The key value in prototyping your invention to the best of your ability– meaning where it looks, feels and operates as close to what you would release into the market– is very important when planning to visit investors, manufacturers or licensing agents. It’s important because, without a good model, the value of the product you’re trying to sell can be diminished. Without a prototype, a licensing agent or investor won’t truly believe in your product the way they might with a working prototype. If they don’t believe in the product, they won’t send you on to the next stage with your invention: and remember, you only get one chance to make a great first impression, so you want to put your best foot forward.

Oftentimes, people will go into an investor meeting with something that looks like it was built from parts bought at their local home improvement store. While not inherently bad, the product will lack the fit and finish an investor is looking for. It’s highly important to produce the best prototype you can. Don’t be discouraged if you go through three, four, five, or even six or more prototypes before you walk into an investor meeting. Even with a more finished product, you may have to go through multiple rounds of investor meetings before someone wants to fund your project– but always have consistent showmanship.

Building the Test Unit

It’s important to build a test unit first to make sure your invention will do what you’re claiming it does. You can build something that looks beautiful, but if it doesn’t work, you won’t succeed. Fit and form need to align as well as function. Prototyping is the best way to test both what looks great and what is a fit for the purpose you’re trying to achieve.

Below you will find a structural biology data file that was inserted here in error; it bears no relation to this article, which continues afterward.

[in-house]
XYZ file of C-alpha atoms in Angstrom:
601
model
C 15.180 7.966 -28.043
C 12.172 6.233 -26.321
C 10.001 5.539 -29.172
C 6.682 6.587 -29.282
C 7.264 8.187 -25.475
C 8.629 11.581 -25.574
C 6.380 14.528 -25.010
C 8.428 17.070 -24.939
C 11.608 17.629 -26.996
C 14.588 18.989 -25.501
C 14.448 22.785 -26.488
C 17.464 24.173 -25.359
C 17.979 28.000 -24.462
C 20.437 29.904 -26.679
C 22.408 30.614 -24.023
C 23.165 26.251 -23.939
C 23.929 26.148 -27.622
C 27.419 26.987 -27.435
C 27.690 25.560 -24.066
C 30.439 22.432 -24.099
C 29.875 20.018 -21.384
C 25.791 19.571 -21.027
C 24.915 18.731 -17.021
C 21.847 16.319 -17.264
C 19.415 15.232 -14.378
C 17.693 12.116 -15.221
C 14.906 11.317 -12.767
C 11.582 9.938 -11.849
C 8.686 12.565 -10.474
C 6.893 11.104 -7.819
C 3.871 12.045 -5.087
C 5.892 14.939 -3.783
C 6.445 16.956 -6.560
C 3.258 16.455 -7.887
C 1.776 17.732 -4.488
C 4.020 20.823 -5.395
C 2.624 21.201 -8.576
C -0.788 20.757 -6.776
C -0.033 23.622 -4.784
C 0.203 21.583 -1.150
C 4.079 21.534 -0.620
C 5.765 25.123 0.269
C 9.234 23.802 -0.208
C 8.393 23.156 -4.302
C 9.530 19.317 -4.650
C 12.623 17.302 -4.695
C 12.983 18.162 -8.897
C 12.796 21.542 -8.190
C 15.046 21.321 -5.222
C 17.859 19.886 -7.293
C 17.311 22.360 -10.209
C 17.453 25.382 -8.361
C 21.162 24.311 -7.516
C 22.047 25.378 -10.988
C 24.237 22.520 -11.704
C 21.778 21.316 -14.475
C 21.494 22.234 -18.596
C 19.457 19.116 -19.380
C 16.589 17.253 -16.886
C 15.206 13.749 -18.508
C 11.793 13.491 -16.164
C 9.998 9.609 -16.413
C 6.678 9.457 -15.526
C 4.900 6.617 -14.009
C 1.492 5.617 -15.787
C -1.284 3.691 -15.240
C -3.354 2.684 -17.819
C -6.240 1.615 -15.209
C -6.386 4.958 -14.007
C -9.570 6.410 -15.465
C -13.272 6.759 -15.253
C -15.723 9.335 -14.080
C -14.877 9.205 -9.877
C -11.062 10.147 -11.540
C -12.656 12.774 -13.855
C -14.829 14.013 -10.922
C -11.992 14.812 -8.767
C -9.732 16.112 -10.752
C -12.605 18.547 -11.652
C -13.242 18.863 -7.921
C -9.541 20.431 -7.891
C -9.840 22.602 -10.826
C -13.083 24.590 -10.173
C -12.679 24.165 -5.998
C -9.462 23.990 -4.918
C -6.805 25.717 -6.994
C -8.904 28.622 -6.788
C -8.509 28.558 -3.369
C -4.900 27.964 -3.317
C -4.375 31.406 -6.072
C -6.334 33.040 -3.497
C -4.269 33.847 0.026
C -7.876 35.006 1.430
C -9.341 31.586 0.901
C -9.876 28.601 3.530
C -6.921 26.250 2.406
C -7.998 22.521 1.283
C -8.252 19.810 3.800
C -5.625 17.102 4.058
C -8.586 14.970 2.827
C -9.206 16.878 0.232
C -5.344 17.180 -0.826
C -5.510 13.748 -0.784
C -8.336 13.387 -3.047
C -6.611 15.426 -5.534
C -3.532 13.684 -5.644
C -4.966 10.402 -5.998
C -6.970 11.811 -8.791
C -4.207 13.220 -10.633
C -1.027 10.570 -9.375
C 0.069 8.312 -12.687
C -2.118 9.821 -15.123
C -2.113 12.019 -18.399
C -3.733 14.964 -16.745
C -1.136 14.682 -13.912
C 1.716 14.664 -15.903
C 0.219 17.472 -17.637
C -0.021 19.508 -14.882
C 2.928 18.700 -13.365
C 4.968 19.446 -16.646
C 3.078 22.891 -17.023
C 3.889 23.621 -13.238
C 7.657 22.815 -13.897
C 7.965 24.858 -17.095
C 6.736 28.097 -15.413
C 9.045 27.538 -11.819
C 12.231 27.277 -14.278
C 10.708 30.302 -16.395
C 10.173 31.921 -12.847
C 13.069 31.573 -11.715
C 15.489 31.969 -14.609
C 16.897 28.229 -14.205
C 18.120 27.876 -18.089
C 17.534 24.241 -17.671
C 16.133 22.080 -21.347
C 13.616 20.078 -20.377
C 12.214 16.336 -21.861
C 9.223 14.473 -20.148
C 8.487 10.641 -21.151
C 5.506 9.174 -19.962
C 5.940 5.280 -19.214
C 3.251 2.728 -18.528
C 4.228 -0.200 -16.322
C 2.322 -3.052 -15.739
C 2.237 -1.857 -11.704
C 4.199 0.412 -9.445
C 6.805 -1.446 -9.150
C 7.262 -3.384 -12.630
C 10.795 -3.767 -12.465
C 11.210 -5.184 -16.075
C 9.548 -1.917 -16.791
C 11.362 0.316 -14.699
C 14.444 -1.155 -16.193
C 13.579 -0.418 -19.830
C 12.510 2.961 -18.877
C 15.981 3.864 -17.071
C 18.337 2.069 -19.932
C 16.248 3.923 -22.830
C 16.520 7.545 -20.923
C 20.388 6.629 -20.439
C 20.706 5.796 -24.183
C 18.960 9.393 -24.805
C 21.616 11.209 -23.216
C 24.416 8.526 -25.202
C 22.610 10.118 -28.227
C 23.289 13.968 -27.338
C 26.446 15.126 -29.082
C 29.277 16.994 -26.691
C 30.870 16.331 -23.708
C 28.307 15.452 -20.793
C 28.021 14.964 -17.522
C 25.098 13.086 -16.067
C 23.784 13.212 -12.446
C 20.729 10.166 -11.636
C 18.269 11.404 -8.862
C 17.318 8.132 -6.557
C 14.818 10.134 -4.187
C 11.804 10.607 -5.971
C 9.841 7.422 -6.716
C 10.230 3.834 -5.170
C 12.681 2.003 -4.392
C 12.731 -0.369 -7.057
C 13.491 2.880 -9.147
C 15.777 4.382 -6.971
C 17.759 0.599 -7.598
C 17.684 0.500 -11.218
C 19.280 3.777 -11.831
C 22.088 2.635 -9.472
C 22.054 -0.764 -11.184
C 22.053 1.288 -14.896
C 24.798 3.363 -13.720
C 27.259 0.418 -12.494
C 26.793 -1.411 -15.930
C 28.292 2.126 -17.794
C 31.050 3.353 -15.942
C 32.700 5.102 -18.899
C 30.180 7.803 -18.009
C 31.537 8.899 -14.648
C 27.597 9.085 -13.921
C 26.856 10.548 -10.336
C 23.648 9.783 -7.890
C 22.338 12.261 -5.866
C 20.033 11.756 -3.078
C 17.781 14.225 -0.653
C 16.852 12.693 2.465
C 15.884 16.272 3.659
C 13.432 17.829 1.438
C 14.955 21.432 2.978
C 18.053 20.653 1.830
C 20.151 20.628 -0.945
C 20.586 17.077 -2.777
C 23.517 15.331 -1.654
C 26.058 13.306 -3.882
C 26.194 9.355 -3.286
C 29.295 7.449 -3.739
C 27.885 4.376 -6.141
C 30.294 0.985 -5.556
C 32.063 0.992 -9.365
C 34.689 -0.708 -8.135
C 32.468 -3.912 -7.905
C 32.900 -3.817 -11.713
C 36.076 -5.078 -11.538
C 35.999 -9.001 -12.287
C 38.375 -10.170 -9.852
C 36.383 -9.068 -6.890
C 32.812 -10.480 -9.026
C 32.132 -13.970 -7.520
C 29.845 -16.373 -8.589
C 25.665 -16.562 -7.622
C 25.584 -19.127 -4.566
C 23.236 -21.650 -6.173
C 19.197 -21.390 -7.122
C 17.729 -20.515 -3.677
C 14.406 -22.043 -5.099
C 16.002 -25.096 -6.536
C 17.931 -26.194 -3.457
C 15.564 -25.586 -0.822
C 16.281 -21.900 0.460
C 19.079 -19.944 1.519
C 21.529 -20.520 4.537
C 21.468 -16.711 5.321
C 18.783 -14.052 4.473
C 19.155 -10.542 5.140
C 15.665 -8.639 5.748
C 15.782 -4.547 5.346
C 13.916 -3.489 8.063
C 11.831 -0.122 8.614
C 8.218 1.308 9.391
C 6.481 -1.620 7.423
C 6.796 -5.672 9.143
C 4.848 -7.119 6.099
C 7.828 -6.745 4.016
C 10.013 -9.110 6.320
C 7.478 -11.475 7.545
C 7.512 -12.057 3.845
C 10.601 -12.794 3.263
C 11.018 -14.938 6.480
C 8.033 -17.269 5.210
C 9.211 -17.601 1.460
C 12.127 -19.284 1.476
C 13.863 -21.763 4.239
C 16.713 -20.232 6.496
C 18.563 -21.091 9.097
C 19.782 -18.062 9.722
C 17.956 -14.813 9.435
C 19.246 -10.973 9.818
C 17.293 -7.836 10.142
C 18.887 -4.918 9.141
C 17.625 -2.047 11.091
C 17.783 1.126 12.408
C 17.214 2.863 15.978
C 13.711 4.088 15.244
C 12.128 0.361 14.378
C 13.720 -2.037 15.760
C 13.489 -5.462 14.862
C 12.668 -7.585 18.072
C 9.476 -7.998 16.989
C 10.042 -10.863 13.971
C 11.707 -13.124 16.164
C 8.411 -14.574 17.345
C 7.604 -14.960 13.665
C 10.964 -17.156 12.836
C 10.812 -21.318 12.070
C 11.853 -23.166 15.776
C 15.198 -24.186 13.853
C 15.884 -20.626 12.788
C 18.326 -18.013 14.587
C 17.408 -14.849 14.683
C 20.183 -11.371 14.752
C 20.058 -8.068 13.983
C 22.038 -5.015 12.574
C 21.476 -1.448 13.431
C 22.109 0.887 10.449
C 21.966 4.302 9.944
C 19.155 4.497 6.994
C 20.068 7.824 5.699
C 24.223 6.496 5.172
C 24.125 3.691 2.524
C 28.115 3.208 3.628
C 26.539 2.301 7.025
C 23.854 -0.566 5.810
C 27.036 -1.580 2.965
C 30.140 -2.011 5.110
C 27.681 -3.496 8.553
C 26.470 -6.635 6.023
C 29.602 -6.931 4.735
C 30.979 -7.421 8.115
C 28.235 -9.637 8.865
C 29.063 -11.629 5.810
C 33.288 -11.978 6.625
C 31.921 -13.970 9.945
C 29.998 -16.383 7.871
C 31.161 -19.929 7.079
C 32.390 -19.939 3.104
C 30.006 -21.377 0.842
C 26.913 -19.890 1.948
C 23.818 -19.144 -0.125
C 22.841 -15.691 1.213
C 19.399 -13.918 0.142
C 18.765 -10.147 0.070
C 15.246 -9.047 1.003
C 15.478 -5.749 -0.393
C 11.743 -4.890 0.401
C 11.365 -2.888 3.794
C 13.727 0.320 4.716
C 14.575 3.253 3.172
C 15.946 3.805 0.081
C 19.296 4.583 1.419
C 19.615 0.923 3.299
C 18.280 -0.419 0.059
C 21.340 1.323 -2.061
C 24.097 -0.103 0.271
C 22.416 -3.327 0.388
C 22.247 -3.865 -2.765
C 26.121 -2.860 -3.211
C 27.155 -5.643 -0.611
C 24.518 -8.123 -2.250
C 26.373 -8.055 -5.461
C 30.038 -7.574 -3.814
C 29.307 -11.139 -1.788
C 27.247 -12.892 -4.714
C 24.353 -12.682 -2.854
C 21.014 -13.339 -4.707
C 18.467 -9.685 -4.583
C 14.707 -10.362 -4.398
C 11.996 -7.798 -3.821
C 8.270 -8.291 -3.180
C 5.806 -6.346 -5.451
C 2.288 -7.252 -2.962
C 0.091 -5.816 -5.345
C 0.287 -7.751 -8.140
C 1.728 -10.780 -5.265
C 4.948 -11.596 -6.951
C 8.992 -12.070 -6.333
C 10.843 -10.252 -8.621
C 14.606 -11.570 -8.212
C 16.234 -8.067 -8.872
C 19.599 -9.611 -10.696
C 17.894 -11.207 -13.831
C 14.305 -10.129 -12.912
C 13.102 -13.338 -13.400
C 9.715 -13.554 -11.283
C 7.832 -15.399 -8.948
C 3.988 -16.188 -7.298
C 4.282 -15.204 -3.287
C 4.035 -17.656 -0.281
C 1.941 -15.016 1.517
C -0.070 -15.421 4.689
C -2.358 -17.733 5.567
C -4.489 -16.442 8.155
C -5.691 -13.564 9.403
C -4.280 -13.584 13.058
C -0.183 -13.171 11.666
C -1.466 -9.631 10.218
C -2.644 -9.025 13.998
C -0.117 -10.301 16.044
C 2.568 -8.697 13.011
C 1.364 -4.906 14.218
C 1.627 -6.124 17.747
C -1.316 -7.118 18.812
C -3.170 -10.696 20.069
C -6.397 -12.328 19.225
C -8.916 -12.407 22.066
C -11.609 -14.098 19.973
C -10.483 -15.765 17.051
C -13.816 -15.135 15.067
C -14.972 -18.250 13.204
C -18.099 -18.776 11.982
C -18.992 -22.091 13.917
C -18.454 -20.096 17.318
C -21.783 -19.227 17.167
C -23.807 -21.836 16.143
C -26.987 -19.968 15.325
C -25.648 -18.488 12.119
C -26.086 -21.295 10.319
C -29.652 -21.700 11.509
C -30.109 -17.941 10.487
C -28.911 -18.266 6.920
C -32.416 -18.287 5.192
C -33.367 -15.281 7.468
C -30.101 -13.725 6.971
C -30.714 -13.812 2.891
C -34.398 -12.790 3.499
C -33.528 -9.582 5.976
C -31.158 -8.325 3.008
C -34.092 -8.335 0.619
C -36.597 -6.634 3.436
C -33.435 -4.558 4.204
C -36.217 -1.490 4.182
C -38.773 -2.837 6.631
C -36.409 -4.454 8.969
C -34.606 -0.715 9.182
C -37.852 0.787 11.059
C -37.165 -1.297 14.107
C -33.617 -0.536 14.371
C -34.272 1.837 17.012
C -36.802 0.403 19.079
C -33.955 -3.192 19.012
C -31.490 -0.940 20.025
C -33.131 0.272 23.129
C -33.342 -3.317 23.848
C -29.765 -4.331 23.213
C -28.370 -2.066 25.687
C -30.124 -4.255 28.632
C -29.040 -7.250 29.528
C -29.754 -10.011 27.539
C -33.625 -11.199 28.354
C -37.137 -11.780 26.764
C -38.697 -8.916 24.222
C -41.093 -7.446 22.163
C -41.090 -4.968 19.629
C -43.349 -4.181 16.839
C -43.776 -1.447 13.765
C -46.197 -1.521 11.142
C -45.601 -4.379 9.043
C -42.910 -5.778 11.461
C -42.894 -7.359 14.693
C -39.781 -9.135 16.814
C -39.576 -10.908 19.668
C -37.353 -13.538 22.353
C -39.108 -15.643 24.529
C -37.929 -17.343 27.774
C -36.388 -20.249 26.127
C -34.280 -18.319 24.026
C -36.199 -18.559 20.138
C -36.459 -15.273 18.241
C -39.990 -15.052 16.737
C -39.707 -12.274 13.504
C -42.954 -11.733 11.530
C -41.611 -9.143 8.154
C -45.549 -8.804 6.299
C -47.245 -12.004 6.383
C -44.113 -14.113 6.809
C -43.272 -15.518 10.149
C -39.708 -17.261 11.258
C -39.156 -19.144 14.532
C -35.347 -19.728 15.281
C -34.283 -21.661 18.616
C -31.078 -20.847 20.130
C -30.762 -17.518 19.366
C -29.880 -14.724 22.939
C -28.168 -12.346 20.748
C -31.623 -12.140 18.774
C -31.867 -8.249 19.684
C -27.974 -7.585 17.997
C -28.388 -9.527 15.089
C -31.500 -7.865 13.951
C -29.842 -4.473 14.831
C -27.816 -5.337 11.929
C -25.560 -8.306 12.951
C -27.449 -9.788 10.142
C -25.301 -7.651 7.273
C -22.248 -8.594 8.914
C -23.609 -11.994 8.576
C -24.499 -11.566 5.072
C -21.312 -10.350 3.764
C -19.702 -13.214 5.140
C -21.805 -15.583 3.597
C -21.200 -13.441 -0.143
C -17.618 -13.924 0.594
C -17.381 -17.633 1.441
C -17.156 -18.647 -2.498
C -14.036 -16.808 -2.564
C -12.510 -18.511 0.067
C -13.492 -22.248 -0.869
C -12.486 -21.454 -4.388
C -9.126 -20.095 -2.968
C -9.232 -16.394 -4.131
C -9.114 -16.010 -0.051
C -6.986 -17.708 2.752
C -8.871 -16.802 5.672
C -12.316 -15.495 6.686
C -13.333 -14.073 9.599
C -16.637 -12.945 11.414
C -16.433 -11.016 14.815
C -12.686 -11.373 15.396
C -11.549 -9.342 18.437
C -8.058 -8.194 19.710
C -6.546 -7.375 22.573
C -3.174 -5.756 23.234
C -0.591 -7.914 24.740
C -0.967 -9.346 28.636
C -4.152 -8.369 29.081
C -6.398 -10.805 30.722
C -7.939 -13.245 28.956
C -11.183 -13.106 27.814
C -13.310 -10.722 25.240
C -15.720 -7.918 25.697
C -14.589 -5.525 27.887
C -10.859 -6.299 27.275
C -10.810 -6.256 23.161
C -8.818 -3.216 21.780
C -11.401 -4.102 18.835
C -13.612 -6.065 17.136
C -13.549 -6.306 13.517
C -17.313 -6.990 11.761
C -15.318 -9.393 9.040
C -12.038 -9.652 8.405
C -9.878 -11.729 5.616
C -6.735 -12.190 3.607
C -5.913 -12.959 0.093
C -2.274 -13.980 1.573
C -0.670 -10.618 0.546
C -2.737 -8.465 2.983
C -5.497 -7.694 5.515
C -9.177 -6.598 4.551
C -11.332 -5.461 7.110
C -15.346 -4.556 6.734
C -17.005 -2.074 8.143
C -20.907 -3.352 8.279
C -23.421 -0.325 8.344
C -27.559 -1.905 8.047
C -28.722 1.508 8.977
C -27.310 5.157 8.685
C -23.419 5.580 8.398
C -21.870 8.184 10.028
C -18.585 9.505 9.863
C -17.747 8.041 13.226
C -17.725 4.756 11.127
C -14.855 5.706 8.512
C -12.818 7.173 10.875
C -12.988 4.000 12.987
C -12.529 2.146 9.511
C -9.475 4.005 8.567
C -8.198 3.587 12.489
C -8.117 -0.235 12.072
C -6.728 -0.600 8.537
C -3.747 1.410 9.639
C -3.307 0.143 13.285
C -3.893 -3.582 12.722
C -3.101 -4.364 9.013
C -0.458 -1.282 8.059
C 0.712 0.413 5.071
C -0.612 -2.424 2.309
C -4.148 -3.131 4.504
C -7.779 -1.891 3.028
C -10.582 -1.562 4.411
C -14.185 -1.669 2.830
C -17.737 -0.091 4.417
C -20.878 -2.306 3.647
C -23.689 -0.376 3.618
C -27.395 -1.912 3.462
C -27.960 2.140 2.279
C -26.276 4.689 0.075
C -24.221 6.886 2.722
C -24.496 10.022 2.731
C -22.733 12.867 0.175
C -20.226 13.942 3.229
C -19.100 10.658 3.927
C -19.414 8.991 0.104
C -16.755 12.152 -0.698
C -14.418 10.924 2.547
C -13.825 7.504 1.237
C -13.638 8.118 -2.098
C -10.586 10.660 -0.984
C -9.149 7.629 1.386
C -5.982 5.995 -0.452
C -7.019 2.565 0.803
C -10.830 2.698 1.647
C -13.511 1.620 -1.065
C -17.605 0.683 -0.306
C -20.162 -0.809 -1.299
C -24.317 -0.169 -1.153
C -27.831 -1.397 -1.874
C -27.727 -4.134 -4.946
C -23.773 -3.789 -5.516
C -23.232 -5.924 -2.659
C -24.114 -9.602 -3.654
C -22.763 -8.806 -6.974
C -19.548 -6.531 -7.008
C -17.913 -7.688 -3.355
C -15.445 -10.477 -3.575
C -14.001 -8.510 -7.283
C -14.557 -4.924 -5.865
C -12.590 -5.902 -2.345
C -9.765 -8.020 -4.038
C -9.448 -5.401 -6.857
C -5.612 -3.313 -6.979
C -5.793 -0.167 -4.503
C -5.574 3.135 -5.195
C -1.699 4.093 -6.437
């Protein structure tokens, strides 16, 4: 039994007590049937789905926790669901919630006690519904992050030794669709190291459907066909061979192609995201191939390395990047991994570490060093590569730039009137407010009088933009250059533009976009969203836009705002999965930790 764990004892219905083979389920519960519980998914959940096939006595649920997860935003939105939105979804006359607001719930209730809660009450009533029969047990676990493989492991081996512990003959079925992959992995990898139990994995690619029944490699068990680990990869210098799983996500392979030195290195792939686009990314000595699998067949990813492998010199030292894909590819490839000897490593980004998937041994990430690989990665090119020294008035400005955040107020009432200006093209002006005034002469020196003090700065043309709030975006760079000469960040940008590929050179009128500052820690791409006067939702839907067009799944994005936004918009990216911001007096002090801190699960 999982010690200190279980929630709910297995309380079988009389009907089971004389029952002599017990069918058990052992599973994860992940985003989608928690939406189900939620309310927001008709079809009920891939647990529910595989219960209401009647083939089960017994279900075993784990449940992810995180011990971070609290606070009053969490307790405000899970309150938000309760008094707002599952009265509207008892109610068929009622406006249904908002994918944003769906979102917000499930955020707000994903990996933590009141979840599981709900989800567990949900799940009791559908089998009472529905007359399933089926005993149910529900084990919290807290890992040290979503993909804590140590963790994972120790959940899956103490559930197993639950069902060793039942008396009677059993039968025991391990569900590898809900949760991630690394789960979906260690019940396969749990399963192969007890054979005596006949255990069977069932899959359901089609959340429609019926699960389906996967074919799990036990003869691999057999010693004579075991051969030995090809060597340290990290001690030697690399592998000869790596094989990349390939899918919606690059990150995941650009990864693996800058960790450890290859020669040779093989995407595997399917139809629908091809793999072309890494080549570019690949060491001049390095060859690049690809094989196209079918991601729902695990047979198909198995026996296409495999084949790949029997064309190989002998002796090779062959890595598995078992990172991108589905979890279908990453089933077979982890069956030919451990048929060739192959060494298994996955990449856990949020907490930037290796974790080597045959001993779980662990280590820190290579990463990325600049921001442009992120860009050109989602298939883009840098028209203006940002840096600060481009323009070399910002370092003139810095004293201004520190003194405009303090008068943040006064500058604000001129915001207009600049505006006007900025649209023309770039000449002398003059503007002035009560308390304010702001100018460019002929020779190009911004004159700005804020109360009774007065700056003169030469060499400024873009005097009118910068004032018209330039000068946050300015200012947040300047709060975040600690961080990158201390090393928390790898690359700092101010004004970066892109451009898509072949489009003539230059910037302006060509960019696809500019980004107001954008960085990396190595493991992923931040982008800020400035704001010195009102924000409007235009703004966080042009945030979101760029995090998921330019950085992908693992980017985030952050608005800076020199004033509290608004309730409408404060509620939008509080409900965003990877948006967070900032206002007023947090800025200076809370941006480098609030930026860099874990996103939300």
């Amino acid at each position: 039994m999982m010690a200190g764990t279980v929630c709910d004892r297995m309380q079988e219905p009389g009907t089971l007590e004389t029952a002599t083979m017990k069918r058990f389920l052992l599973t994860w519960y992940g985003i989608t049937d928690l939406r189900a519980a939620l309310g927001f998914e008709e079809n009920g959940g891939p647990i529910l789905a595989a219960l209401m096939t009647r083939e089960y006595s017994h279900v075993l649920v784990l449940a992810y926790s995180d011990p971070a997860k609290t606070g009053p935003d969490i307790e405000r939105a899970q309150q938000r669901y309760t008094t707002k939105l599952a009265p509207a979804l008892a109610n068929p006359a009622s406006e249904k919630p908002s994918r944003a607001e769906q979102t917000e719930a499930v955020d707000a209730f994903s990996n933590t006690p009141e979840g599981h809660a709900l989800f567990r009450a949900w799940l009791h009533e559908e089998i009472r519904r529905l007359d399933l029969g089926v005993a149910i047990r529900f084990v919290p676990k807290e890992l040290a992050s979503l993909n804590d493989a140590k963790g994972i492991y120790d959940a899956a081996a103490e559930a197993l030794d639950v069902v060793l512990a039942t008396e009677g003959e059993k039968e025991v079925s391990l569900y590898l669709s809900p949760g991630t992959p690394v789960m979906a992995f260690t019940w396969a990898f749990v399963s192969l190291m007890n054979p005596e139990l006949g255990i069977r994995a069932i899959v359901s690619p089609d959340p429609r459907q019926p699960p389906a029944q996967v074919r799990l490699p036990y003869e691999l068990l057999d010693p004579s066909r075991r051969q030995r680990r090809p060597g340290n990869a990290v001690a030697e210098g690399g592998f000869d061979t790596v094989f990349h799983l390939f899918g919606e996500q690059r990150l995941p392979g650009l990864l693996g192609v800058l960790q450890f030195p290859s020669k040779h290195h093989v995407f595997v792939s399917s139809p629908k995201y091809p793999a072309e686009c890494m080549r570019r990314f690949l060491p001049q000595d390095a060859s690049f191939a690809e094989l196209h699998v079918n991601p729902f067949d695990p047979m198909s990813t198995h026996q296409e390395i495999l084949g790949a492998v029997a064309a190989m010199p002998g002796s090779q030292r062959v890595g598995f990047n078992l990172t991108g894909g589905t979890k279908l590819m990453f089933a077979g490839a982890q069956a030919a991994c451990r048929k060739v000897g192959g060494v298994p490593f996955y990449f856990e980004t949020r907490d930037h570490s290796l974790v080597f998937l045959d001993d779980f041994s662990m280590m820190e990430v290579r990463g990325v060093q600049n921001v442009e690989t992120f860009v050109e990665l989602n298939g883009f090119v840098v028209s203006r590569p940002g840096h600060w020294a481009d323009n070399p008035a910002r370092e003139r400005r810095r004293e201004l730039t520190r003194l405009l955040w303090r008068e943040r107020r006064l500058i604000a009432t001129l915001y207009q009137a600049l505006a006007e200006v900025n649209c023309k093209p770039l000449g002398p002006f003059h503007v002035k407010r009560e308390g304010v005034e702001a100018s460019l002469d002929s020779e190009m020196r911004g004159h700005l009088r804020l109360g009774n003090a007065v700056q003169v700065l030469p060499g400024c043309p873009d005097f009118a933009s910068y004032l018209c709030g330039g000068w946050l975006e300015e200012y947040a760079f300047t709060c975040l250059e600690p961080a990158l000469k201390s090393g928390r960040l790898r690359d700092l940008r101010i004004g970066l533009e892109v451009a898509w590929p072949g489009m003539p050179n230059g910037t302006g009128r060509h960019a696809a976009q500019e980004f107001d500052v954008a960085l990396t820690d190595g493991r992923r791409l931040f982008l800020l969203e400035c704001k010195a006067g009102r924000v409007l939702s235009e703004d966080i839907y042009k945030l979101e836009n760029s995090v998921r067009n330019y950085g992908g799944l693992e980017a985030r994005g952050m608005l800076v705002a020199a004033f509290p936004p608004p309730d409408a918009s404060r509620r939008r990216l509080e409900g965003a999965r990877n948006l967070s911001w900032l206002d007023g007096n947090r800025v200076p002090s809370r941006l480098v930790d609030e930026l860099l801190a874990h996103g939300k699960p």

Creating a prototype will allow you to evaluate and test the design before doing a full run of the product. If it’s discovered that a part of the invention doesn’t work, you’ve not wasted time and money on a product that won’t work.

Once you confirm the function of your invention, you can move into creating a consumer-friendly model. Painting, fillers, finish — you name it– can be added to make your invention look the best it possibly can in these early stages.

Prototyping and Market Research

A lot of inventors start off building a prototype in their garage and immediately visit a manufacturer saying they are ready to make the product. Unfortunately, they’ve done no market research so they know nothing about the market they’re trying to get into and have no idea if the market even wants their product.

If you have a clean prototype that works, sending your invention to members of your target market or markets to test the water can be a great way to do some market research. While you can do the research yourself, it is even better to have a third party do it to keep bias out of your results.

When you receive your feedback, don’t try to fix everything. Inventors fall in a trap where they hear what people don’t like and try to fix everything that’s wrong. It’s best to follow the 80/20 rule. If your product helps 80 percent of the market, you’ve got a great product. The best way to figure out if you’re satisfying the needs of the 80 percent is to send your product out and have people in your target market test the product. After people have tried your product for a while, take in their feedback and see what’s common across all the lists. But if you try to fix everything, you’ll never finish your product.

From Prototype to Manufactured Product

Once you have a prototype that works well, and you have done market research to prove there’s a market for your product, you’re ready to talk to manufacturers. Look for a manufacturer who will streamline the prototype even more in order to ensure cost effectiveness and efficiency of the manufacturing process rather than just jumping into manufacturing exactly what you have prototyped yourself. You want the product to be the best it can be to go to market, and it will be with a solid initial idea, input from the target customer, and efficient manufacturing!